With major protests against police violence and racial inequality still ongoing in many American cities amid the coronavirus pandemic, health experts have urged protestors to wear a mask and stand six feet apart when possible.
Now, a growing number are calling for police officers to wear masks and practice social distancing, noting that police, too, have a responsibility to help stop the spread of the virus.
An ABC analysis of nine of the nation's largest police departments finds scattershot and randomly enforced policies around mask wearing. While some major police departments across the country require their officers to wear masks and gloves at protests, these policies are not rigorously enforced.
And anecdotal evidence from various cities suggests some portion of officers are choosing to forgo face coverings, including in New York City, where numerous photographs have emerged of unmasked officers interacting with protestors at crowded rallies.
Earlier this month, New York's governor Andrew Cuomo and New York City's mayor Bill De Blasio both implored officers to cover their faces.
"Some of them say that they can't breathe, or it blocks their vision. I understand that," Cuomo said. "But my advice and the Health Commissioner's advice is to wear masks, and I think that the Police Department should communicate that to the police."
It's a pattern playing out in multiple cities that infectious disease experts say could contribute to a rise in COVID-19 cases by putting officers and protestors at risk.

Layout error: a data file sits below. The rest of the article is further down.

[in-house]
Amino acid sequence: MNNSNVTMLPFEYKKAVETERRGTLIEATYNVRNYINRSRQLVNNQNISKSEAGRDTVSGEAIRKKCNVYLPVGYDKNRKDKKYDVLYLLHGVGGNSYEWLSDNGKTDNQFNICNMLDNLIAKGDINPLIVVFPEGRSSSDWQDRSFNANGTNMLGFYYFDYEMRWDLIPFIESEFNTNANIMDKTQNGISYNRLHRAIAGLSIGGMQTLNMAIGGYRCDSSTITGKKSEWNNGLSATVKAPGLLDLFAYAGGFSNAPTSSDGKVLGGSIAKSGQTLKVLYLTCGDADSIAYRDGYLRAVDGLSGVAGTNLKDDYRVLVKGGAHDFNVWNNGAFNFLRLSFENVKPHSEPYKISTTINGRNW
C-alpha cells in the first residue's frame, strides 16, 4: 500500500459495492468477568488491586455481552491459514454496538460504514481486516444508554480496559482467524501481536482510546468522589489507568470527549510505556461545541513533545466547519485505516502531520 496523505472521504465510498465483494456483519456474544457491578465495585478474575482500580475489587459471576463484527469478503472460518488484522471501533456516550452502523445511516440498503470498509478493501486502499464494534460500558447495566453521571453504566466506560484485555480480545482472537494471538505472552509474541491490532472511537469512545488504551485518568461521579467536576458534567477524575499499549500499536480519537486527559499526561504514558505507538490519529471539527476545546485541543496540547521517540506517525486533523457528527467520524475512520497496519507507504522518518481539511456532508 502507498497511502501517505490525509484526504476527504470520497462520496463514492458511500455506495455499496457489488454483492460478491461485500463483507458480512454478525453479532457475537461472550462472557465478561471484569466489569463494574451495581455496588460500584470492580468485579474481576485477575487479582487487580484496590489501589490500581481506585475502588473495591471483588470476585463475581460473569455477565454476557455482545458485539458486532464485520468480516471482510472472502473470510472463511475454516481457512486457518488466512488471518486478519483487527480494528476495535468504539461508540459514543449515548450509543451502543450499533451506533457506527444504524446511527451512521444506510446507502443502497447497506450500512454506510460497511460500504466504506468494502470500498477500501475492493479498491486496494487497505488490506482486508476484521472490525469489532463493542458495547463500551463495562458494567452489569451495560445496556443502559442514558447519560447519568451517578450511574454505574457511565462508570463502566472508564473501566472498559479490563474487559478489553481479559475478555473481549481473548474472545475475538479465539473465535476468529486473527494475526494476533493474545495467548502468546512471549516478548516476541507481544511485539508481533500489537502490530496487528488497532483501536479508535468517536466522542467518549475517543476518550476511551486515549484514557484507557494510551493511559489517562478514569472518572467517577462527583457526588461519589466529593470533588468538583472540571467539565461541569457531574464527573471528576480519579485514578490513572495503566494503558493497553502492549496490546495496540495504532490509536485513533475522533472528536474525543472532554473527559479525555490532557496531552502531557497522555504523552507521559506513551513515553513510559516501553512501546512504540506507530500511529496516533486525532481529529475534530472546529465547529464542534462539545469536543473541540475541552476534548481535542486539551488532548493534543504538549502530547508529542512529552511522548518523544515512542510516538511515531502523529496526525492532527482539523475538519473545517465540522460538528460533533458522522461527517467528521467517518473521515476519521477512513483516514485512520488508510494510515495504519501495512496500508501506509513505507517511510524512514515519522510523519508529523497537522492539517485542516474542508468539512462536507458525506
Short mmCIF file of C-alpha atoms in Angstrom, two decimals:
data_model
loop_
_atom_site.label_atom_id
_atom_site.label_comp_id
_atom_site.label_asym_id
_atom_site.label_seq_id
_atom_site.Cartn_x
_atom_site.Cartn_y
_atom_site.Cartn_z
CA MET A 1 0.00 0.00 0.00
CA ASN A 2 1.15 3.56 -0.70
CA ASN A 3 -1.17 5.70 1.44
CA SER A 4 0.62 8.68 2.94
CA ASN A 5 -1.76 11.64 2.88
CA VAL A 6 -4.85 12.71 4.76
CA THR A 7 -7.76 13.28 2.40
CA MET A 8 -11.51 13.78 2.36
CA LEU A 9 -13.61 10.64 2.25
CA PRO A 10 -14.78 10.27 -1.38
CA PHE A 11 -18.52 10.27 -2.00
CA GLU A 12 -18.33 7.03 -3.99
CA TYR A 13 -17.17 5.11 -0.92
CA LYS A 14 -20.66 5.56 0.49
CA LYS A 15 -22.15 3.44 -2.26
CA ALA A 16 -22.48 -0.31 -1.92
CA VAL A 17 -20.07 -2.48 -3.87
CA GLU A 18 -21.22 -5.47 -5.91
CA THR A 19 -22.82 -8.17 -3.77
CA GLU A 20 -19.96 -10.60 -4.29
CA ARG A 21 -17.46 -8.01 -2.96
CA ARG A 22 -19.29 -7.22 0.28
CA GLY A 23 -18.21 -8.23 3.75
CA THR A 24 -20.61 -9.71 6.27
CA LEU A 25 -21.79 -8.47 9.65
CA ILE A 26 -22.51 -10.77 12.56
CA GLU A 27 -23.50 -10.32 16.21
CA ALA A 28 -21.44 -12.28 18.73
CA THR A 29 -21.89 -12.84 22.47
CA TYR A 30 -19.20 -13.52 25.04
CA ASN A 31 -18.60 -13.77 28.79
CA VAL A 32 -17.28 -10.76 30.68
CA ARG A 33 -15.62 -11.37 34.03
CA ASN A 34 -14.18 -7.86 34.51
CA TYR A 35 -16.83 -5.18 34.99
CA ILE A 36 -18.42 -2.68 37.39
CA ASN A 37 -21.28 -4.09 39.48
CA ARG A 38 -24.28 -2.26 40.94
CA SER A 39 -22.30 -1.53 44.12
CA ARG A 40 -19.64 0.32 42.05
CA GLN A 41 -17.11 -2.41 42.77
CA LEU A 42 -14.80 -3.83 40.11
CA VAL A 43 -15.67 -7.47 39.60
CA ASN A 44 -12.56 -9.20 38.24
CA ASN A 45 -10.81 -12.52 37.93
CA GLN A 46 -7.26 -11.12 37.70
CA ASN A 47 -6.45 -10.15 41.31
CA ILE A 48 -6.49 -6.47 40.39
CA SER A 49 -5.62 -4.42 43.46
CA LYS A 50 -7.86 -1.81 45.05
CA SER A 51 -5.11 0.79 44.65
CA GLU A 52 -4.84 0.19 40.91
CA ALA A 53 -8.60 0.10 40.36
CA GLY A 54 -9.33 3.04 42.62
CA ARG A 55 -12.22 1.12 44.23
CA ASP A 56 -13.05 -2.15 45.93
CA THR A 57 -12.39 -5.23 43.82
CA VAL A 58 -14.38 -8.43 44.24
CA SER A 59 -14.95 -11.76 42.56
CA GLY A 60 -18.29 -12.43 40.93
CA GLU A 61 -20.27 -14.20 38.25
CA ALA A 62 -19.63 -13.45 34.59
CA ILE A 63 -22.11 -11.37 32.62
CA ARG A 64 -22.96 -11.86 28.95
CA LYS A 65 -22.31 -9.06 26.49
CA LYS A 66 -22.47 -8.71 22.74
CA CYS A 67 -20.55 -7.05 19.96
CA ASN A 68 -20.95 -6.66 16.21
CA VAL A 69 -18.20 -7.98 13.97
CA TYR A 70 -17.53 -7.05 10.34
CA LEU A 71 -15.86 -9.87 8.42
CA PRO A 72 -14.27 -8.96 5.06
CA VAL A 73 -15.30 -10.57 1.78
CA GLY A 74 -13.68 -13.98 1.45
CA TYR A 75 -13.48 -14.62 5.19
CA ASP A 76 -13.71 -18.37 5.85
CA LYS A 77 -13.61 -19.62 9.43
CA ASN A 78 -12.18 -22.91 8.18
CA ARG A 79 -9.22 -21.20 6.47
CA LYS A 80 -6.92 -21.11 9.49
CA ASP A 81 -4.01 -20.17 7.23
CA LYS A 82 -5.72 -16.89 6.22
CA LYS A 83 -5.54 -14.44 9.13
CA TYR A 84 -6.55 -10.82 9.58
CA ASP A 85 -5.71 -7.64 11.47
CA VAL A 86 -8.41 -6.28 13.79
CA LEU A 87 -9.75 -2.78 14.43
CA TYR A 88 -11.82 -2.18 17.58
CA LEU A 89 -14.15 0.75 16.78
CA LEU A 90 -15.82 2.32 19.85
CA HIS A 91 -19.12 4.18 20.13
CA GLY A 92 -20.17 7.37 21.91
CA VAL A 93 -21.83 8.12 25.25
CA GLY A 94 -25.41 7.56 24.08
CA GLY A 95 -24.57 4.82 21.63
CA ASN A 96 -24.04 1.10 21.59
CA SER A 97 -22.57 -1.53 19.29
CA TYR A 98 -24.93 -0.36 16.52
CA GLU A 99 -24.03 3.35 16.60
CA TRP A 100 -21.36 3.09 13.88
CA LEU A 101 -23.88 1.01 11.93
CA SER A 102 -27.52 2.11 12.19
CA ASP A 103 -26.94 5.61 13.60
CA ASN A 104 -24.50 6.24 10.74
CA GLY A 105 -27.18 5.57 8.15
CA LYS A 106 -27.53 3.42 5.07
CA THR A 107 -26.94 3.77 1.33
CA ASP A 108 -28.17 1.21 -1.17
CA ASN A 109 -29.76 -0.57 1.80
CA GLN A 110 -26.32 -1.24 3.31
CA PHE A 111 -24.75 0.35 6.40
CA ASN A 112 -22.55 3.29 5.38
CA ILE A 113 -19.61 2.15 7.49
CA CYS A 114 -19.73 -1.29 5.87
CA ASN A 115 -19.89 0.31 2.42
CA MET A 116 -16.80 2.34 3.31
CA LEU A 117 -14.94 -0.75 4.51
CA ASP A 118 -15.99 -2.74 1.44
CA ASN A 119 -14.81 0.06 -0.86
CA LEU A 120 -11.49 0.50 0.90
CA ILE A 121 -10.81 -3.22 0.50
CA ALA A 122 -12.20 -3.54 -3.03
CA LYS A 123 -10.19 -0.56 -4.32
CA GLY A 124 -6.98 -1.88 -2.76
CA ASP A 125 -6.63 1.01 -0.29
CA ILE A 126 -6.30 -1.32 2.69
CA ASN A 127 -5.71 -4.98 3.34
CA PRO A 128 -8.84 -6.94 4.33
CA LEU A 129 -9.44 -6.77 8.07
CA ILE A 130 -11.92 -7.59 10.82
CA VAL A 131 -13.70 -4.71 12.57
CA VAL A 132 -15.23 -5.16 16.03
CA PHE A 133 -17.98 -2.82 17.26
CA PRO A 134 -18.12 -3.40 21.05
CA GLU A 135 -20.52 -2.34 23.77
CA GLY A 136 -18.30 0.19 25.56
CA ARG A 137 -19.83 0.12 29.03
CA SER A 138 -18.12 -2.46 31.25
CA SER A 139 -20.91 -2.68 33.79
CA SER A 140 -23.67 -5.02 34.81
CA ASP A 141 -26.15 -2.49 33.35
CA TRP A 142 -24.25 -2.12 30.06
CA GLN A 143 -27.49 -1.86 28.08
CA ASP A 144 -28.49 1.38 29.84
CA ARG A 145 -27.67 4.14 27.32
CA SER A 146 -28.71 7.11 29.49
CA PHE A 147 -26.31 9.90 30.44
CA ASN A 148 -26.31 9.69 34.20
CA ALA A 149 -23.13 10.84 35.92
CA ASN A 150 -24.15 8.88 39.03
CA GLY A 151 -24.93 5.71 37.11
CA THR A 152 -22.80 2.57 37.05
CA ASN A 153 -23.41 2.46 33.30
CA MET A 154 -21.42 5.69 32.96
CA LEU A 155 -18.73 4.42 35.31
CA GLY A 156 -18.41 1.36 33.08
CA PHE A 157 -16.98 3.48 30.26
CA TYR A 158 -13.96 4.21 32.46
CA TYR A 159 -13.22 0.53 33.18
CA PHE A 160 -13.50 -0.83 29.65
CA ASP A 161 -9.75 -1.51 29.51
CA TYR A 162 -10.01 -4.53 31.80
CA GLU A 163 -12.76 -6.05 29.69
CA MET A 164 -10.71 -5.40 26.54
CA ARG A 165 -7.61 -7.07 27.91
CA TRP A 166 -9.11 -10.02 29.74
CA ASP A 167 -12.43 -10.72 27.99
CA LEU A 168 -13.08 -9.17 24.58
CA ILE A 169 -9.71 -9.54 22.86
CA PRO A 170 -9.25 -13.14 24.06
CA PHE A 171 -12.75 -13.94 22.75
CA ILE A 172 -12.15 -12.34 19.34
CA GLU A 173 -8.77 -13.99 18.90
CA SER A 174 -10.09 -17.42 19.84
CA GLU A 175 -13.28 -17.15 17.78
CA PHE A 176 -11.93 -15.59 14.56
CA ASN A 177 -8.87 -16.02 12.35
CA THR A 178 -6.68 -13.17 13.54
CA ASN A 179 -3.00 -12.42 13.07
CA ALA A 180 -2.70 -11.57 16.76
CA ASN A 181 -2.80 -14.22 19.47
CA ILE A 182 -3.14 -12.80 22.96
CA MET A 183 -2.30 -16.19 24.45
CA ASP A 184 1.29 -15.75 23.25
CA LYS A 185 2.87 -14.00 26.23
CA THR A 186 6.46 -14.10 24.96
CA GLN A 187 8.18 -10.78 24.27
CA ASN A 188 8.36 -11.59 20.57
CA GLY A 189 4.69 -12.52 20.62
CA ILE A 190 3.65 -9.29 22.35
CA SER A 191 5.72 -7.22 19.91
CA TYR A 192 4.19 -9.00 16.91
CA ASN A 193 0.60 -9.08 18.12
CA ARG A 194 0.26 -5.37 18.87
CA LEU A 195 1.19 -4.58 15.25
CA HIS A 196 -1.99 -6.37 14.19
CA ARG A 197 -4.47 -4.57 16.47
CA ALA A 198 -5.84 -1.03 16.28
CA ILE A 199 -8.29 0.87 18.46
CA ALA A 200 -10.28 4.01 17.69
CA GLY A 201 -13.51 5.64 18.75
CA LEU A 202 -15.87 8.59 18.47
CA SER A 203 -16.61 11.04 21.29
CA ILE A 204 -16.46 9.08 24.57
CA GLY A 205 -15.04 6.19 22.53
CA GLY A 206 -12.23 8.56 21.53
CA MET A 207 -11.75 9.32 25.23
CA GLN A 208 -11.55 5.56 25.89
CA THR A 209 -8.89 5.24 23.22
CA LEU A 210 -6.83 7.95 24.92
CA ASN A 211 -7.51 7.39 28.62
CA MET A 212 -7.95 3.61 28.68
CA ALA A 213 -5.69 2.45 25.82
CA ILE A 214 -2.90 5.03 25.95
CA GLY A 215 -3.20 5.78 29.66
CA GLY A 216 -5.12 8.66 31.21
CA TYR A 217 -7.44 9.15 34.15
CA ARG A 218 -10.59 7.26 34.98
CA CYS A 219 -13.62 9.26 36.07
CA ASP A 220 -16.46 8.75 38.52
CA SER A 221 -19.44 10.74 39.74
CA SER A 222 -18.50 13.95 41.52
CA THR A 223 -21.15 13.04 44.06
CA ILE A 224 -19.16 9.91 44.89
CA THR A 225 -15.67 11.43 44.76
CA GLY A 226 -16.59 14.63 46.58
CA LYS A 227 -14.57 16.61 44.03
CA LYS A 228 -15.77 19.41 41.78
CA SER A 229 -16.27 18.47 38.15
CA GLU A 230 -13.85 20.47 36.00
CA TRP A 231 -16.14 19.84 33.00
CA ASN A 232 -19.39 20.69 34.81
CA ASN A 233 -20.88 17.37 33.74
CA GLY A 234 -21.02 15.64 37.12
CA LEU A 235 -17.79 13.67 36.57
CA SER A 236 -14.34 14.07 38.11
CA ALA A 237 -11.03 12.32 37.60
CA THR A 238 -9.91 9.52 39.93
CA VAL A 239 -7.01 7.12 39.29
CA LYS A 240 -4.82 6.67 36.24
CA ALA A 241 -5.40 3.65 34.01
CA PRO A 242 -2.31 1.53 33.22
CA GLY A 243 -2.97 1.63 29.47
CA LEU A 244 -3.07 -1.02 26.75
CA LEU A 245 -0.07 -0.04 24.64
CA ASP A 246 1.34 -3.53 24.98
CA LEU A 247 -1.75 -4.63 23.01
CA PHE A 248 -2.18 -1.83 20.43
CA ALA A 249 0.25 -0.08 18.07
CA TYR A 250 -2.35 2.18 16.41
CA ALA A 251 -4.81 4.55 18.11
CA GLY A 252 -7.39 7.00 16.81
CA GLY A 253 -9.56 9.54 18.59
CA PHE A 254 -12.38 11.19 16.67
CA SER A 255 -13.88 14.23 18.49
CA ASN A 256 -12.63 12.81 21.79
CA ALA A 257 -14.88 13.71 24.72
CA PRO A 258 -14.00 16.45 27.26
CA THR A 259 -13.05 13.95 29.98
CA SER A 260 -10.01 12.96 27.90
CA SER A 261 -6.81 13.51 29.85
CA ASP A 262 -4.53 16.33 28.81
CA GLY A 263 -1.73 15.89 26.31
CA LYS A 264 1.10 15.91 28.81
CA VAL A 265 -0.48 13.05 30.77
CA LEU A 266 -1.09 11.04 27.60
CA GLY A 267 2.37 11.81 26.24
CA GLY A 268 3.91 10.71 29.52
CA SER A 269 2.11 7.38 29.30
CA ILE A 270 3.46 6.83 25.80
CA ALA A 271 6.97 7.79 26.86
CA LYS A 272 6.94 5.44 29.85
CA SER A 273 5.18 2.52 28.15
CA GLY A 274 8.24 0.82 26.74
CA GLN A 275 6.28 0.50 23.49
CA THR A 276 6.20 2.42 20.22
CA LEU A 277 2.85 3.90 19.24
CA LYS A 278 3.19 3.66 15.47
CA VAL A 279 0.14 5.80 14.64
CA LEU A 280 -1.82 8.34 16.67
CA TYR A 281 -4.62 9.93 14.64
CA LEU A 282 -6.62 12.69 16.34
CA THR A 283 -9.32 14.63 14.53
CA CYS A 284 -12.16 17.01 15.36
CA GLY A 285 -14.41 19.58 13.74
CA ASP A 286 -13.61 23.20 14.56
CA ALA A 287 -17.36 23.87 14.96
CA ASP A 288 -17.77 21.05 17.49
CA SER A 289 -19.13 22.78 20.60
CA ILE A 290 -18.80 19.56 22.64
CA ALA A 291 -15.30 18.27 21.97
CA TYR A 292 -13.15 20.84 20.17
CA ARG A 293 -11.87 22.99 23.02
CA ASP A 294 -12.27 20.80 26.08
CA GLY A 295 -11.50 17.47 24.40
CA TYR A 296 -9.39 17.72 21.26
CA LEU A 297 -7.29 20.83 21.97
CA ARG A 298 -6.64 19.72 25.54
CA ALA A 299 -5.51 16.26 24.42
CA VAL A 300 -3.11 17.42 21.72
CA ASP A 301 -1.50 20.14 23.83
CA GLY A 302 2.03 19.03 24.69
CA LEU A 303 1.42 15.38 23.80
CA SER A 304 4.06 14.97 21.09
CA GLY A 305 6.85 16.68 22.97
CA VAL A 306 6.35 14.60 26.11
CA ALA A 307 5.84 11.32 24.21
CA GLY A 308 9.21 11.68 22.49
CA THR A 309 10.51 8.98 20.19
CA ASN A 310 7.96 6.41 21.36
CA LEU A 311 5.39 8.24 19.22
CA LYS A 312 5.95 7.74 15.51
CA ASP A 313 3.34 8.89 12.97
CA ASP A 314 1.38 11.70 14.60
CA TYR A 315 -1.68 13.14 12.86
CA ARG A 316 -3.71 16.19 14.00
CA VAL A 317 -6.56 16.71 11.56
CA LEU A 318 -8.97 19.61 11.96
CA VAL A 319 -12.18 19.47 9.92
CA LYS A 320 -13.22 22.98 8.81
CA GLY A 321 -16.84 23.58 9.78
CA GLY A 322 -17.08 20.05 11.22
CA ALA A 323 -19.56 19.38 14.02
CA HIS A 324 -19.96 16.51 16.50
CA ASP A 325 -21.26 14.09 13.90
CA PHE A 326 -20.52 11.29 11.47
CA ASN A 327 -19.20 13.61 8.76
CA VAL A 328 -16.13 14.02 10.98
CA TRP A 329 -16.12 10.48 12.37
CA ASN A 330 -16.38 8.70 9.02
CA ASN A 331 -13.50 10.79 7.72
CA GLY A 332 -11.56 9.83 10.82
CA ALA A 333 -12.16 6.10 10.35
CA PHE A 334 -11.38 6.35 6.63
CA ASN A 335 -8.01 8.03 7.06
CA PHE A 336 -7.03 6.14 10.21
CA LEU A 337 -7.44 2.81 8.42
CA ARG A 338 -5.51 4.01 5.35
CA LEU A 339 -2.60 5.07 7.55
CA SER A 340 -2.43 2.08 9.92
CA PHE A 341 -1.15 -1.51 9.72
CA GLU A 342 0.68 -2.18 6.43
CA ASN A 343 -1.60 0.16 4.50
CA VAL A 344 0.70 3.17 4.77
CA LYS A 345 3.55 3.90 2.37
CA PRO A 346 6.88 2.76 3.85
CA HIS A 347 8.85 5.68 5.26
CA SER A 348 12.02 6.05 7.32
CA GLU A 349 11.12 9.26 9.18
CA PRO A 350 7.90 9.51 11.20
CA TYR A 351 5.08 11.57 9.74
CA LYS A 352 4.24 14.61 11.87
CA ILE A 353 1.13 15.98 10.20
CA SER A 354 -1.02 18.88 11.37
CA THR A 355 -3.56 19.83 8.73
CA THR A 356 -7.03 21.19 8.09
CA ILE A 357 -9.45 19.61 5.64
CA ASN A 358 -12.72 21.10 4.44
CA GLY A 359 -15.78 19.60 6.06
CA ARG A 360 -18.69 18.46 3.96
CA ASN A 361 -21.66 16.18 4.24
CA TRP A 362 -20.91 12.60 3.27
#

"We have a lot of people who are close together during these protests who are talking, singing and yelling," says Emory University's associate professor of Infectious Disease Dr. Jay Varkey.
"When law enforcement wear masks during a pandemic, it shows respect for the public and fellow police officers," Varkey said, adding officers have a "responsibility" to cover their faces.
ABC News reached out to nine police departments across five states, including those in Minneapolis, where George Floyd died, as well as New York City, Los Angeles and Chicago, where some of the largest protests have taken place.
Among these nine departments, only three require officers to wear masks and gloves while policing the protests. The other six departments ask, but do not mandate, that on-duty officers wear masks or gloves in public, like the NYPD whose spokesperson said "officers are directed to wear masks whenever possible," when interviewed about department policy by ABC News.
Many departments include caveats in their masking policies for situations in which a mask could jeopardize officer safety. In Chicago, a spokesperson for the police department said that "given the heightened activity that officers have been responding to in the past week, there may be situations in which officers may not have masks and gloves on."
In Los Angeles, the Sheriff's department, which has explicitly mandated facial coverings for employees since April 15, makes an exception for a "situation where a facial covering inhibits officer safety."